The Eastern sub-regional event may have been cancelled with Hong Kong progressing based on their ranking, but the Western sub-regional is still set to go ahead from 23rd October in Qatar with the hosts being joined by Bahrain, Kuwait, Maldives and Saudi Arabia.
One team will progress with that likely to be a shoot-out between the hosts and Saudi Arabia. Those two teams are well ahead of the other three in the ICC rankings and whilst I would normally suggest taking them with a pinch of salt, they are accurate in this case.
Americas women's qualifier
After being moved from Canada, this four team event featuring USA, Canada, Argentina and Brazil will be played at the Reforma Athletic Club just outside Mexico City. The unique triangular shaped pavilion will make for an interesting looking backdrop to the action.
The USA qualified last time, but the event then was just a three match series between them and Canada. They'll fancy themselves favourites again this time, but look out for Brazil. This will be their first tournament since they issued central contracts to their women's team - the first nation to do so before their men's team - and they are on a ten match unbeaten run in T20I cricket.
And that's not all
Not a pathway event but also taking place this coming week is the Valetta Cup in Malta where the hosts will be joined by Bulgaria, Gibraltar and Switzerland with the latter making their T20I debut after being readmitted to the ICC earlier this year. Following the tournament, Gibraltar will stay on for two further T20Is against the hosts.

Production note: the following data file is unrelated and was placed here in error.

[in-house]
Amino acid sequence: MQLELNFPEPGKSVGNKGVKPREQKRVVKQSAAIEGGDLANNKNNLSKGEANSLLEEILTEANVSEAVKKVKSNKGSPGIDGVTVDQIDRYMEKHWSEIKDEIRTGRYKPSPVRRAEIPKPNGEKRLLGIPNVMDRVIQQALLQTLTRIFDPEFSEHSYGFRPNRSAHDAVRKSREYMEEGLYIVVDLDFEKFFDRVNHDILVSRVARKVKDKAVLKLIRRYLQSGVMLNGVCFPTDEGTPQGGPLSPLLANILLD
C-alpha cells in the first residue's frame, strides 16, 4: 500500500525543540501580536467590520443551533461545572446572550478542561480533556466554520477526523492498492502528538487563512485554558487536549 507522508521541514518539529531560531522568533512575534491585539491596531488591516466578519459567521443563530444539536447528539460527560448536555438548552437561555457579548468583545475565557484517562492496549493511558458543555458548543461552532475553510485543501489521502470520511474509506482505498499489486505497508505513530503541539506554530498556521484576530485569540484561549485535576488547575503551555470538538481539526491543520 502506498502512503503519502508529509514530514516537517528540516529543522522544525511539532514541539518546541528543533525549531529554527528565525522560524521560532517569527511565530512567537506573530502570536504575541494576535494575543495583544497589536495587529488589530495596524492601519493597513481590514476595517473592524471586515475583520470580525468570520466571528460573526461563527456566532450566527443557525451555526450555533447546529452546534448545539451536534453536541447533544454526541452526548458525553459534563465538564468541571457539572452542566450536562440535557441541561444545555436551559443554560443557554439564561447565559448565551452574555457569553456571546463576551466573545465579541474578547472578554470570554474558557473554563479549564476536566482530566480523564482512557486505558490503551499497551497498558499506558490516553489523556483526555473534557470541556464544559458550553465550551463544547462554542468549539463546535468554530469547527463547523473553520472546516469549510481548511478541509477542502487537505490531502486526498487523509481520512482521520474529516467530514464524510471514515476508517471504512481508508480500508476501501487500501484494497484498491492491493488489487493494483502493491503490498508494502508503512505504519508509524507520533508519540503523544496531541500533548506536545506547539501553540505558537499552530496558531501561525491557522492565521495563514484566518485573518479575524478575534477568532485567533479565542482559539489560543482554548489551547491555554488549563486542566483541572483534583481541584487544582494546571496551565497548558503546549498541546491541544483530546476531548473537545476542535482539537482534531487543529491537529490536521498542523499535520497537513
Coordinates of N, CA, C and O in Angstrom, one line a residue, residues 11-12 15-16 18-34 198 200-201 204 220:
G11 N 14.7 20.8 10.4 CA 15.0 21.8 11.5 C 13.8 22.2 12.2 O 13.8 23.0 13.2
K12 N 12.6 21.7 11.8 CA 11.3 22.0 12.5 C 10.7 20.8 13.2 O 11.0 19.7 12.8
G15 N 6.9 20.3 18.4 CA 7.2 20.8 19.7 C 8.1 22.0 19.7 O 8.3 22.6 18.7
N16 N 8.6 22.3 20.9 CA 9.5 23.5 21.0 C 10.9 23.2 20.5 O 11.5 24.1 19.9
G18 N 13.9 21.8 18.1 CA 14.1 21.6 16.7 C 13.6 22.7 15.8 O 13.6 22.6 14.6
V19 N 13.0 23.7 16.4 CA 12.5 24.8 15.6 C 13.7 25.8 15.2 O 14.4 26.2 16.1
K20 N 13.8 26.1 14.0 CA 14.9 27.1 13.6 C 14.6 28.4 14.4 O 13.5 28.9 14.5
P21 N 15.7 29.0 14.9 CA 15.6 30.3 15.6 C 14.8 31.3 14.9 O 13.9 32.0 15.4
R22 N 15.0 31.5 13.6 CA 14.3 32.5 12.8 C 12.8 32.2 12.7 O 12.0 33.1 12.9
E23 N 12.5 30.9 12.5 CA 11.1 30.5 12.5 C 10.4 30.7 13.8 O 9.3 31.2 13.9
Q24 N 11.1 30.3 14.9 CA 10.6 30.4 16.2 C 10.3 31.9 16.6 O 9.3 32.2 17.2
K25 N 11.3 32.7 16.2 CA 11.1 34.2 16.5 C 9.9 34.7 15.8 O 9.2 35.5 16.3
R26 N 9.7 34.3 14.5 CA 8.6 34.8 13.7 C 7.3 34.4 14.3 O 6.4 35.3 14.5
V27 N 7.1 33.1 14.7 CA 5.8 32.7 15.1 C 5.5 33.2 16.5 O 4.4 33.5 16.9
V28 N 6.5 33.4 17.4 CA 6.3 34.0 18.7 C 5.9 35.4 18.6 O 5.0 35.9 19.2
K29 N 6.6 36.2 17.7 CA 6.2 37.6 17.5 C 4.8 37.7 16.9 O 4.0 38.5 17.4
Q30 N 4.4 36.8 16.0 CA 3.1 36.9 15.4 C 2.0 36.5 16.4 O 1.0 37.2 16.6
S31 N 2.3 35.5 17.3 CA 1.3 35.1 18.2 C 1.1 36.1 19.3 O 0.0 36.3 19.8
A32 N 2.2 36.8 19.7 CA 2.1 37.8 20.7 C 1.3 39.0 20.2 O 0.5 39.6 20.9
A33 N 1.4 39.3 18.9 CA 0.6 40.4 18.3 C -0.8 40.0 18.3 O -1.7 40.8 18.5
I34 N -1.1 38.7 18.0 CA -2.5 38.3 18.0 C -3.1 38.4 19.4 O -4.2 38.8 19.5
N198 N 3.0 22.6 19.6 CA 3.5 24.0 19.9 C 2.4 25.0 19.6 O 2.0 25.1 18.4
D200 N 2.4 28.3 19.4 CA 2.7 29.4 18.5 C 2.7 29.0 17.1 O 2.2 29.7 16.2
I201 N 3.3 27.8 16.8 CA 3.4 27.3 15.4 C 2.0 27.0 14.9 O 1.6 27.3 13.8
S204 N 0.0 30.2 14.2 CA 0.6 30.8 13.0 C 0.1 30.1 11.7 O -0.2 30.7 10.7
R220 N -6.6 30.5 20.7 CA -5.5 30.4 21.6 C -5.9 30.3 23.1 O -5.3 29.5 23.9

The European T10 Championship
Looking back now, the big event over the last month was the European Championship T10 tournament, the first international event in that format. The National Counties team playing as an England XI won the tournament, though Belgium were the surprise package making it to the final.
It would have been interesting to see how the tournament would have gone had the Netherlands played a full-strength side or had any of the missing top-ranked nations, notably Ireland, Scotland, Denmark and Jersey, sent representatives, but it was an enjoyable tournament nonetheless and far more watchable than the European Cricket Network's other offering this year the European Cricket Series. More than anything, it was actually fun, something in short supply in international sport these days.
I remain unsure of what role - if any - T10 plays in the wider cricketing landscape but the tournament achieved something I would have never thought possible when I first started writing for CricketEurope over 15 years ago - got a match like Hungary v Romania on a major UK TV sports channel. It suggests that if the content is there, broadcasters will show associate cricket.
BT Sport were the broadcasters here in the UK and the whole production was very well put together. It was a much higher production quality than the recent ICC streams for their pathway events and the company producing these streams would do well to learn some lessons from Daniel Weston's crew.